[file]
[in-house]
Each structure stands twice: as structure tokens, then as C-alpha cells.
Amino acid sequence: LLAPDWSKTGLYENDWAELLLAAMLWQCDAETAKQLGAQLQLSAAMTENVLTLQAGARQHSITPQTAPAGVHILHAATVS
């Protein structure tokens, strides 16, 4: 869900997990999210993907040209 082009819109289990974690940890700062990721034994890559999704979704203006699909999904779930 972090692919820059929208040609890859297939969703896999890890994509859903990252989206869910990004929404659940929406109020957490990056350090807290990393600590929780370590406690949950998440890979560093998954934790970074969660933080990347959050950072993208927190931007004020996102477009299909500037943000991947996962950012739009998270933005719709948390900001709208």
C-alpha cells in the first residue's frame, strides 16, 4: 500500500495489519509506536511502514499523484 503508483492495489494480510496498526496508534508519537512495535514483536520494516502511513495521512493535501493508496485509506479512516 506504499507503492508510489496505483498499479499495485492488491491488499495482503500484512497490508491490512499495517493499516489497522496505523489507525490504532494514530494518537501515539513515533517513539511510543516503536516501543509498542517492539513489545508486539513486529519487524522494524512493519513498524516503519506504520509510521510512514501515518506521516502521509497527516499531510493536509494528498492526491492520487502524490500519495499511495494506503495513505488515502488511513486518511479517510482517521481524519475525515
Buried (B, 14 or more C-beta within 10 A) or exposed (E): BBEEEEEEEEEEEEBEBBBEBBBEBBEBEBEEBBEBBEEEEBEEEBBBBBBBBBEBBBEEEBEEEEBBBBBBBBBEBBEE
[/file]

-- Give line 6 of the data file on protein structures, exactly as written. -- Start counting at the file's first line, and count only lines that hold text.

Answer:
Buried (B, 14 or more C-beta within 10 A) or exposed (E): BBEEEEEEEEEEEEBEBBBEBBBEBBEBEBEEBBEBBEEEEBEEEBBBBBBBBBEBBBEEEBEEEEBBBBBBBBBEBBEE